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Gap-based silviculture in a sierran mixed-conifer forest: effects of gap size on early survival and 7-year seedling growthAuthor(s): Robert A. York; John J. Battles; Robert C. Heald
Source: In: Powers, Robert F., tech. editor. Restoring fire-adapted ecosystems: proceedings of the 2005 national silviculture workshop. Gen. Tech. Rep. PSW-GTR-203, Albany, CA: Pacific Southwest Research Station, Forest Service, U.S. Department of Agriculture: p. 181-191
Publication Series: General Technical Report (GTR)
Station: Pacific Southwest Research Station
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DescriptionExperimental canopy gaps ranging in size from 0.1 to 1.0 ha (0.25 to 2.5 acres) were created in a mature mixed conifer forest at Blodgett Forest Research Station, California. Following gap creation, six species were planted in a wagon-wheel design and assessed for survival after two growing seasons. Study trees were measured after seven years to describe the effect of gap size on early growth of planted trees. Giant sequoia had the lowest mortality (2.4 – 5.0 percent), sugar pine, incense-cedar, ponderosa pine, and Douglas-fir all had comparable levels of mortality (5.8 - 18.9 percent), and white fir had the highest level of mortality (35.7 – 47.2 percent). To rank candidate models according to goodness of fit while penalizing for model complexity, we used an information-theoretic approach using Akaike Information Criteria. An asymptotic fit of height growth to gap size was most commonly selected as the best model among a set of feasible a priori candidate models, although there was some model parity. As gap size increased, height gains tended to diminish between 0.3 and 0.6 ha (0.75 to 1.5 acres). Shade tolerance classifications did not predict relative mortality levels or functional responses of height growth to gap size.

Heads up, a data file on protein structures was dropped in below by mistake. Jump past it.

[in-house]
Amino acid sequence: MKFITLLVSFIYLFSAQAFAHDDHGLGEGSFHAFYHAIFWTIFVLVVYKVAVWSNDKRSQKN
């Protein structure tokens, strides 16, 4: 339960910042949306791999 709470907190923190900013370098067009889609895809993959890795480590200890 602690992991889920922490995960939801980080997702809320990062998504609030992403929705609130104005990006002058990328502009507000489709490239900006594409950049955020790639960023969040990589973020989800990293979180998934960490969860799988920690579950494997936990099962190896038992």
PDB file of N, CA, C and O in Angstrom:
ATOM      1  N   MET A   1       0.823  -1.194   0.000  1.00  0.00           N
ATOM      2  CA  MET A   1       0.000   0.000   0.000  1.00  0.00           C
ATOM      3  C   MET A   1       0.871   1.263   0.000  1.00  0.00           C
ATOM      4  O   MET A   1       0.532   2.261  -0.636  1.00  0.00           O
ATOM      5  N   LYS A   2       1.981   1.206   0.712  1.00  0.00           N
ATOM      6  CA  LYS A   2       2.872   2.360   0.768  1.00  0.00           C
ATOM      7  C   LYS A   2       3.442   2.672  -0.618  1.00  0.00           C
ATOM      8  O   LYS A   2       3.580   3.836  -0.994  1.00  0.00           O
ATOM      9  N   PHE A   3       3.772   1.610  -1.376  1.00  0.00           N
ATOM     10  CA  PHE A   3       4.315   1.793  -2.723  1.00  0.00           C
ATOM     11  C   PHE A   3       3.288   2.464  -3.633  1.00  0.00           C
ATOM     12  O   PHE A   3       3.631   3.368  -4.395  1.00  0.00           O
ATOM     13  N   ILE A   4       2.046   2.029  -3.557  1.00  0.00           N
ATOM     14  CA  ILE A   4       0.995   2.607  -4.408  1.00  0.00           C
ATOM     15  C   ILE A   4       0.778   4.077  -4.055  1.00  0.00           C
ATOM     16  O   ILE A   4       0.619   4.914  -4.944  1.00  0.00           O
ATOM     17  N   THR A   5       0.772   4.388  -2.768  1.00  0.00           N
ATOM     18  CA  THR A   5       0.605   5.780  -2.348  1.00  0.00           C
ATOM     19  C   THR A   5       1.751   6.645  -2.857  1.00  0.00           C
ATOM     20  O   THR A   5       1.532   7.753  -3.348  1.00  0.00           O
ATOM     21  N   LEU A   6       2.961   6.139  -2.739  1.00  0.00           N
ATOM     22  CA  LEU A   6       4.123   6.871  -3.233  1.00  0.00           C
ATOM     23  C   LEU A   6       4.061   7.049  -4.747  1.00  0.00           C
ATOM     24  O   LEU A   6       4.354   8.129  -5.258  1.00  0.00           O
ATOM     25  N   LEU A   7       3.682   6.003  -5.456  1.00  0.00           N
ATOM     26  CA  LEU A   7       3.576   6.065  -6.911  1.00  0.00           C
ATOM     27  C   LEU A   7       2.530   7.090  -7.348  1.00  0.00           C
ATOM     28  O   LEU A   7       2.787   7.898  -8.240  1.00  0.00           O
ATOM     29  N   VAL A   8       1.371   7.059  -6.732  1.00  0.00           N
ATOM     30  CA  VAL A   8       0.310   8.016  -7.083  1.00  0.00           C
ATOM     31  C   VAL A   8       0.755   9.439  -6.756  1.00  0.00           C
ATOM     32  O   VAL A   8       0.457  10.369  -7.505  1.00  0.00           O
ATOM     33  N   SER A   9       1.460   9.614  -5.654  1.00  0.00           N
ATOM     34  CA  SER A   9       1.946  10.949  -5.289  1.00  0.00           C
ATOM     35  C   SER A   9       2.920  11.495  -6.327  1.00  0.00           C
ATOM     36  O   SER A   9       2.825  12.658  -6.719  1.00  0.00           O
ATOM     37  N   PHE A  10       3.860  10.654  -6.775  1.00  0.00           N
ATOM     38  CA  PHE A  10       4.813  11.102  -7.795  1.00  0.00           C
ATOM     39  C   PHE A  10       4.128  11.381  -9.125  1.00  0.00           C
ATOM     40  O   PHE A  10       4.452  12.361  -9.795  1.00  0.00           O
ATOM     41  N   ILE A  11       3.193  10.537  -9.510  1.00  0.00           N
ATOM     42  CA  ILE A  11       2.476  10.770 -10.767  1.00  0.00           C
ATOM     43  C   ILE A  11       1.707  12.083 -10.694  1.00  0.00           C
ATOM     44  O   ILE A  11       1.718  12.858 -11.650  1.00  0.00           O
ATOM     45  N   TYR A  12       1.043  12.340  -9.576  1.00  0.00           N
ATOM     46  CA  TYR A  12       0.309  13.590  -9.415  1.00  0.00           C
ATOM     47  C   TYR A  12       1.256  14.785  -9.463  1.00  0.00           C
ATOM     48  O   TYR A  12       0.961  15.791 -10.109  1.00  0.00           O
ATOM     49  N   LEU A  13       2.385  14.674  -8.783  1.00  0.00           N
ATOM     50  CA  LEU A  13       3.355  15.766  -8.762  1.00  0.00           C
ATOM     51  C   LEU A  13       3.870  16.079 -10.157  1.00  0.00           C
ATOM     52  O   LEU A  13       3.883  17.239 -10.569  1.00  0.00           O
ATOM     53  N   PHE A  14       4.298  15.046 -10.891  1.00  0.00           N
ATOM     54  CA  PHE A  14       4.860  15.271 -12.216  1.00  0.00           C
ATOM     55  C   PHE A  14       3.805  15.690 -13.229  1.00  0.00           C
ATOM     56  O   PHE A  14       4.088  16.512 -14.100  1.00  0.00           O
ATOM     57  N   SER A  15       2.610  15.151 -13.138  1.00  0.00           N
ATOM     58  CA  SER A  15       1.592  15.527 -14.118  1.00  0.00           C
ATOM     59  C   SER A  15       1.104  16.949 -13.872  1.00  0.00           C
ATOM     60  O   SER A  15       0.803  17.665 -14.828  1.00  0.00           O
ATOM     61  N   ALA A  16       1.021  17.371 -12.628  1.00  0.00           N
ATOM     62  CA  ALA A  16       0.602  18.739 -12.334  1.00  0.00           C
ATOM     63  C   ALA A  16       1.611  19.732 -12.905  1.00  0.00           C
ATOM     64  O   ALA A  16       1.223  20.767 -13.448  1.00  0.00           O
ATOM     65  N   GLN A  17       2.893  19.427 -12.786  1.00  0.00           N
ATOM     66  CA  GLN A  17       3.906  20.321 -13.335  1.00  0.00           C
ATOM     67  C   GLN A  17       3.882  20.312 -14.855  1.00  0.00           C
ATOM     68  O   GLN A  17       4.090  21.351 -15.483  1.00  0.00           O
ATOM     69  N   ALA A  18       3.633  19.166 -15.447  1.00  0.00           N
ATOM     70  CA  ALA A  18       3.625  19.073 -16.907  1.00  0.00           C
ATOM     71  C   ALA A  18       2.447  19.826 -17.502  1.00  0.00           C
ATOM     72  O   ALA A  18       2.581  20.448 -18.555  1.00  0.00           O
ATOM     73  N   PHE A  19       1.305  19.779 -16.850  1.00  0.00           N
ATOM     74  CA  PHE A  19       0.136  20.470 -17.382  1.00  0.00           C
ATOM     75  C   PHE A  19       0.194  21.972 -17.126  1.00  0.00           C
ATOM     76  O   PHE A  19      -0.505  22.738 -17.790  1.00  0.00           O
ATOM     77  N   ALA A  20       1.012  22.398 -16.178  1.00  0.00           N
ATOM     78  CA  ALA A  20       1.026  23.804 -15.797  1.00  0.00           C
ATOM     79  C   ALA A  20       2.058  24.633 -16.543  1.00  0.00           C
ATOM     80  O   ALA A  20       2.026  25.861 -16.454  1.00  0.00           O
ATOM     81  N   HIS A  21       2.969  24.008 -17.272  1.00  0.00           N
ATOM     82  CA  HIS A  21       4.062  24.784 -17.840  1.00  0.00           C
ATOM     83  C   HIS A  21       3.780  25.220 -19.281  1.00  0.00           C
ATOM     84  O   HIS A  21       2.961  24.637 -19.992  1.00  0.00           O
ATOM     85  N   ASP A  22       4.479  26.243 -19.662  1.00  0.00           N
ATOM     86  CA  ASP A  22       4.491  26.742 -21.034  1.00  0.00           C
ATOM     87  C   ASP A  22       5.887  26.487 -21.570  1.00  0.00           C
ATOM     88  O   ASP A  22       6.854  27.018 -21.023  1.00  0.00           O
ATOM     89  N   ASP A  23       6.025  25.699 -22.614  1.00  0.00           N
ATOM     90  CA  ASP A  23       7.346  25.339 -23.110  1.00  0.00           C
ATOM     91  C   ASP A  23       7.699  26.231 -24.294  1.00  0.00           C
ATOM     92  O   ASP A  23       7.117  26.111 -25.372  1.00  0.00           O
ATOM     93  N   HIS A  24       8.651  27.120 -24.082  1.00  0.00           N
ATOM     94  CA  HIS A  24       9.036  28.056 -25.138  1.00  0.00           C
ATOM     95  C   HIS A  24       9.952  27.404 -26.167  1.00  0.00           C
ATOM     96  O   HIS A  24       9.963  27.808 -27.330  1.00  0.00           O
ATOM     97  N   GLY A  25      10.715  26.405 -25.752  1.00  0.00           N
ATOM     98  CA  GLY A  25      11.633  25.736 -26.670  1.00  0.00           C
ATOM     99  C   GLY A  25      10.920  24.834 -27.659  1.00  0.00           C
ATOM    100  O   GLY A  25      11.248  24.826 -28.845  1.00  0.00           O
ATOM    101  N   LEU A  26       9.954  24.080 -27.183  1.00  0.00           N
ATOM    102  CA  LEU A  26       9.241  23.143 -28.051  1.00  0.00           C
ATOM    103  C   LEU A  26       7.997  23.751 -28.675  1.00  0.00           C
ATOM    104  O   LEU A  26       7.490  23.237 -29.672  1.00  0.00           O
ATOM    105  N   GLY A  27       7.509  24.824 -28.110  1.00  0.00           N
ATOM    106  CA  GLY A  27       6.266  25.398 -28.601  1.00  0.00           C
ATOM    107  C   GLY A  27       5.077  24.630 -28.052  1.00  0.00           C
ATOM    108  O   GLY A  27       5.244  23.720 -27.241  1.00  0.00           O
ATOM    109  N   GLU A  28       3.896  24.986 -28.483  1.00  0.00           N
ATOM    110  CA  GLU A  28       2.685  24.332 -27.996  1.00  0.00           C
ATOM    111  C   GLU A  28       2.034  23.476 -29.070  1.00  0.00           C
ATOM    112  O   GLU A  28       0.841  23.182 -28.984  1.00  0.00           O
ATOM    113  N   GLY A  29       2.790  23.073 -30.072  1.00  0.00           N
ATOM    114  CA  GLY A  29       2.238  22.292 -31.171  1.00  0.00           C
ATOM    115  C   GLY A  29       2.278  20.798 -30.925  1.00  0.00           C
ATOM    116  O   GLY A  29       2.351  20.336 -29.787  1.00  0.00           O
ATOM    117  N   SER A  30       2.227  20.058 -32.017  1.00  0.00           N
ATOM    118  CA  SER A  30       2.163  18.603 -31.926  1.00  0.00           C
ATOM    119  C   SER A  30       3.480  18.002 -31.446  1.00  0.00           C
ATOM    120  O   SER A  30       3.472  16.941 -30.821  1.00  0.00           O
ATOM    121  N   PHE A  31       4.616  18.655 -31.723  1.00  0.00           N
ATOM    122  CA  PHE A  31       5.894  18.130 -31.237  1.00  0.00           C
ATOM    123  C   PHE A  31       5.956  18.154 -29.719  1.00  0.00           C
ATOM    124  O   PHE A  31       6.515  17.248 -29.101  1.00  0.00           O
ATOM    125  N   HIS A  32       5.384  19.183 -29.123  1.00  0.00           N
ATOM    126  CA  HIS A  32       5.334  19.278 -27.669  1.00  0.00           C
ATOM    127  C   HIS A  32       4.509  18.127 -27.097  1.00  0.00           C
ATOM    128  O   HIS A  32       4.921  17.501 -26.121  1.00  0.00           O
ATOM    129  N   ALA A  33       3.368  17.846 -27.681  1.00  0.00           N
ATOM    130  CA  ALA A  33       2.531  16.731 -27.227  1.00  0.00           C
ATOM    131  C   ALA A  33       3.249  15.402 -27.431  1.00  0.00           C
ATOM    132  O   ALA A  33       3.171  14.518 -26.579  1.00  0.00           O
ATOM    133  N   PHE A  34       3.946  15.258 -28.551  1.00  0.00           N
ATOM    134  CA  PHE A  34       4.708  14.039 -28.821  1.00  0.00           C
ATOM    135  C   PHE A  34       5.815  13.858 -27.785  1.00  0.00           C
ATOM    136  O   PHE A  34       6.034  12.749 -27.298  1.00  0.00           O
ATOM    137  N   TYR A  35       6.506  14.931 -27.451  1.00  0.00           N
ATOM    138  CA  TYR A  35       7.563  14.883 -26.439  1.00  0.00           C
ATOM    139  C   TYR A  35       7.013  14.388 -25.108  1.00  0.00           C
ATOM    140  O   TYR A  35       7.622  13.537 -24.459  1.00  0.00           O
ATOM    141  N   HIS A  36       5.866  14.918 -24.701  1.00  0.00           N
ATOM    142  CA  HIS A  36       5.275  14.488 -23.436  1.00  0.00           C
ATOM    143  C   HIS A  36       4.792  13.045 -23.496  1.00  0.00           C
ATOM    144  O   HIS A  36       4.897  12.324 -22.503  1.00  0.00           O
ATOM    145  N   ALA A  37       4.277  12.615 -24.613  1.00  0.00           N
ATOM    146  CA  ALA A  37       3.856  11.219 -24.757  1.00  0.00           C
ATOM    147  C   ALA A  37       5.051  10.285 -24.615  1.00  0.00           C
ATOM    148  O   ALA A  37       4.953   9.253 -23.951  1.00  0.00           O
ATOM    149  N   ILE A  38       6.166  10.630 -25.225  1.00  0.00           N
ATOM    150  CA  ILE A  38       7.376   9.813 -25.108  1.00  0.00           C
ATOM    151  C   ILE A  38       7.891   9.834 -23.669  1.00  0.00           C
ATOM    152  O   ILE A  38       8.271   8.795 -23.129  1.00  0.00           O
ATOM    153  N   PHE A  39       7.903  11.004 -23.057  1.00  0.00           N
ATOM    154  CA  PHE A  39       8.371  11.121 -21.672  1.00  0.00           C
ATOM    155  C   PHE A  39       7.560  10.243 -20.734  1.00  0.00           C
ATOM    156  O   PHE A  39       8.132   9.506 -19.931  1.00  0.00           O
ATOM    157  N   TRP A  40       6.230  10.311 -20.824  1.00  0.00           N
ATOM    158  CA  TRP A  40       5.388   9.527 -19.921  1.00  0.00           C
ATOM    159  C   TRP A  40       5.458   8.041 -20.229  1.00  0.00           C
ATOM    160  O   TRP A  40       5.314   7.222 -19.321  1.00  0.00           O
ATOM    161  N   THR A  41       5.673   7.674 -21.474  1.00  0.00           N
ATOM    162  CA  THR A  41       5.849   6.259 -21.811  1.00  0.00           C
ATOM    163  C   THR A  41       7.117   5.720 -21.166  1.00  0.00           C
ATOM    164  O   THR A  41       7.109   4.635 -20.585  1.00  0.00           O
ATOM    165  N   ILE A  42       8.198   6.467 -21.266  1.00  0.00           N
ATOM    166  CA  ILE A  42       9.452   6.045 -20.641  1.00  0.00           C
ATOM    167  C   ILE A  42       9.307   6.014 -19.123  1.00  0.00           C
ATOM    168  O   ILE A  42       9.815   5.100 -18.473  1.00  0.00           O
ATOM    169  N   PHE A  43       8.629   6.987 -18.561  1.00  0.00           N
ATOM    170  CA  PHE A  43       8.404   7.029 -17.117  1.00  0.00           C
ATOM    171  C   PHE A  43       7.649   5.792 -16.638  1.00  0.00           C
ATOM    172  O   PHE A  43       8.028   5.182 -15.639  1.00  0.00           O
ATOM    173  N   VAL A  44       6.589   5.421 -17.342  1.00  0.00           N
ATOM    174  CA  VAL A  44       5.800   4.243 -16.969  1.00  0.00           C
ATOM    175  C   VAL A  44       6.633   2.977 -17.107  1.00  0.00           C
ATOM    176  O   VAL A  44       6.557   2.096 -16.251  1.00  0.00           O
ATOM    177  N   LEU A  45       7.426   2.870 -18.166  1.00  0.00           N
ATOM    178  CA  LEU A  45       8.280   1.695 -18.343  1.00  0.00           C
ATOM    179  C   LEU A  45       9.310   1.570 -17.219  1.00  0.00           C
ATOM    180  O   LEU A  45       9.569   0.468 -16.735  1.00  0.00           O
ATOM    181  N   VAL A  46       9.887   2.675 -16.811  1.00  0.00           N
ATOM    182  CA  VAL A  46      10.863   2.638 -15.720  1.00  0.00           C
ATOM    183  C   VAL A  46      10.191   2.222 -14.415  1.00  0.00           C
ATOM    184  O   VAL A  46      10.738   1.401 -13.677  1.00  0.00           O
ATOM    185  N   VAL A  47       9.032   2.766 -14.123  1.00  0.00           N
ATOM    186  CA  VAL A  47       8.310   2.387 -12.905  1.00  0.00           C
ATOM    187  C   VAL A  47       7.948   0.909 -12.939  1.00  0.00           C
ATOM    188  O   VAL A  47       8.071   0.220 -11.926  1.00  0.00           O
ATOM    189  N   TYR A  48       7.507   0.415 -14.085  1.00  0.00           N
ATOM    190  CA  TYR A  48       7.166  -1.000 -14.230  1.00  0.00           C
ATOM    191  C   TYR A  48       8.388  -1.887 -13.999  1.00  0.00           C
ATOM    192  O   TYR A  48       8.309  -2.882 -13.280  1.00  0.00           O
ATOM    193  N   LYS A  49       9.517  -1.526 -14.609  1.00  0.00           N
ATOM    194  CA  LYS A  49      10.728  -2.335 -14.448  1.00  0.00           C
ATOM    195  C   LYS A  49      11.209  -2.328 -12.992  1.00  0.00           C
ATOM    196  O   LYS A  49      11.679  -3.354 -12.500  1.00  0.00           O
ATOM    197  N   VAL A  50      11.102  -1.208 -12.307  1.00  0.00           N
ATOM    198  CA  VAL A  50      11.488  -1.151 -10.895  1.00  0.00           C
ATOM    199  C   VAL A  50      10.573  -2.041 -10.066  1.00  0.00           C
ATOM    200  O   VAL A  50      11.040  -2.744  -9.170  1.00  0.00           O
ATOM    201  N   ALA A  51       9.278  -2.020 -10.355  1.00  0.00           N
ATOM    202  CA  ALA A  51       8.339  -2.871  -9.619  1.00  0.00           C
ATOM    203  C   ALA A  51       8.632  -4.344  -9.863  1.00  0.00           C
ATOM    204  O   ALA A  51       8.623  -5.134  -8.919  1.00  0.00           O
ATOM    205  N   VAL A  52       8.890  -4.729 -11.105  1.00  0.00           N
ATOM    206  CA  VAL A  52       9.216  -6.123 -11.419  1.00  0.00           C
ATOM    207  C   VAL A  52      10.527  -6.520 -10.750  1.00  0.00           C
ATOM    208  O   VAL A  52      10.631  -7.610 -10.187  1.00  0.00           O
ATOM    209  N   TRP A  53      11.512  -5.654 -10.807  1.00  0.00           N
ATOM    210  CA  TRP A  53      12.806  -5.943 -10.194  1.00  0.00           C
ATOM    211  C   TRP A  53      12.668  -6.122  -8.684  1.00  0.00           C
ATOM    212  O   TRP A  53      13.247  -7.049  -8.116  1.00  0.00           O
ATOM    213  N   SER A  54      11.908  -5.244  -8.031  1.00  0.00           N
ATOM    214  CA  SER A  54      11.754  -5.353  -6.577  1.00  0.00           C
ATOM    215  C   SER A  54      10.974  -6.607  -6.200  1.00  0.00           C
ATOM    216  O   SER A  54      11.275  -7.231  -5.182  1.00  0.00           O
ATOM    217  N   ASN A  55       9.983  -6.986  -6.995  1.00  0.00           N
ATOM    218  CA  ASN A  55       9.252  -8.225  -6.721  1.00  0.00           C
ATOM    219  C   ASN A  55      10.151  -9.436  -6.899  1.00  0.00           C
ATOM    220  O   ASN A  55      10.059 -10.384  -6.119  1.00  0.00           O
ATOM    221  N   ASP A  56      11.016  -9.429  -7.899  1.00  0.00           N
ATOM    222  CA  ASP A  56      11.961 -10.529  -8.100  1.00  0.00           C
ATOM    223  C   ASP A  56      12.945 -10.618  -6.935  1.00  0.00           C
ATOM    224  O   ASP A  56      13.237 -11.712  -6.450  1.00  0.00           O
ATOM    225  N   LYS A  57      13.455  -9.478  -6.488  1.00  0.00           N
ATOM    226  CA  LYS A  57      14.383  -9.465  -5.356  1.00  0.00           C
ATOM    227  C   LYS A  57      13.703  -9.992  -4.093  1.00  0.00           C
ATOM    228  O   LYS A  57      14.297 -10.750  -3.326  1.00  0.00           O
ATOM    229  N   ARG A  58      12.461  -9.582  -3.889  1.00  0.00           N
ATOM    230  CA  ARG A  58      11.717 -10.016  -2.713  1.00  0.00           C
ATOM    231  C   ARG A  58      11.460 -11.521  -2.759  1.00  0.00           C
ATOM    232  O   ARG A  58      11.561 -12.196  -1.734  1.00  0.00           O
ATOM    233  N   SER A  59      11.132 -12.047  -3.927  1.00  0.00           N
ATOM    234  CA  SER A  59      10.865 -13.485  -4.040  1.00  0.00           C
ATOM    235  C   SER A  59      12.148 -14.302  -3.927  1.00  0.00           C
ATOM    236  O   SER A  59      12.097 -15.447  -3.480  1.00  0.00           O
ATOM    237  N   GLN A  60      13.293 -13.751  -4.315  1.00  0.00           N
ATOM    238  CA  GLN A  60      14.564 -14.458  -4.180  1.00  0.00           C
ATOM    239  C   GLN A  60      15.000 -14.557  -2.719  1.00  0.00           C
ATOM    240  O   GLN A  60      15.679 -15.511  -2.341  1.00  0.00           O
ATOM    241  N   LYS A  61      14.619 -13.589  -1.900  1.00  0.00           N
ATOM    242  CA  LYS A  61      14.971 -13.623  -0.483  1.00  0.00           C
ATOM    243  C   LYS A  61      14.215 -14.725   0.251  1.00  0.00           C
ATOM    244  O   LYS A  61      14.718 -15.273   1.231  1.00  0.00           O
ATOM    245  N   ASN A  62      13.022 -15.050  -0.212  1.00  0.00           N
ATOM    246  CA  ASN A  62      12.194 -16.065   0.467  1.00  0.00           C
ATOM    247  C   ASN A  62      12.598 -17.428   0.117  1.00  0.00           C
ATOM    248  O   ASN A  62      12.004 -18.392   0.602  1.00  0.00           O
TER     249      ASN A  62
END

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CitationYork, Robert A.; Battles, John J.; Heald, Robert C. 2007. Gap-based silviculture in a sierran mixed-conifer forest: effects of gap size on early survival and 7-year seedling growth. In: Powers, Robert F., tech. editor. Restoring fire-adapted ecosystems: proceedings of the 2005 national silviculture workshop. Gen. Tech. Rep. PSW-GTR-203, Albany, CA: Pacific Southwest Research Station, Forest Service, U.S. Department of Agriculture: p. 181-191
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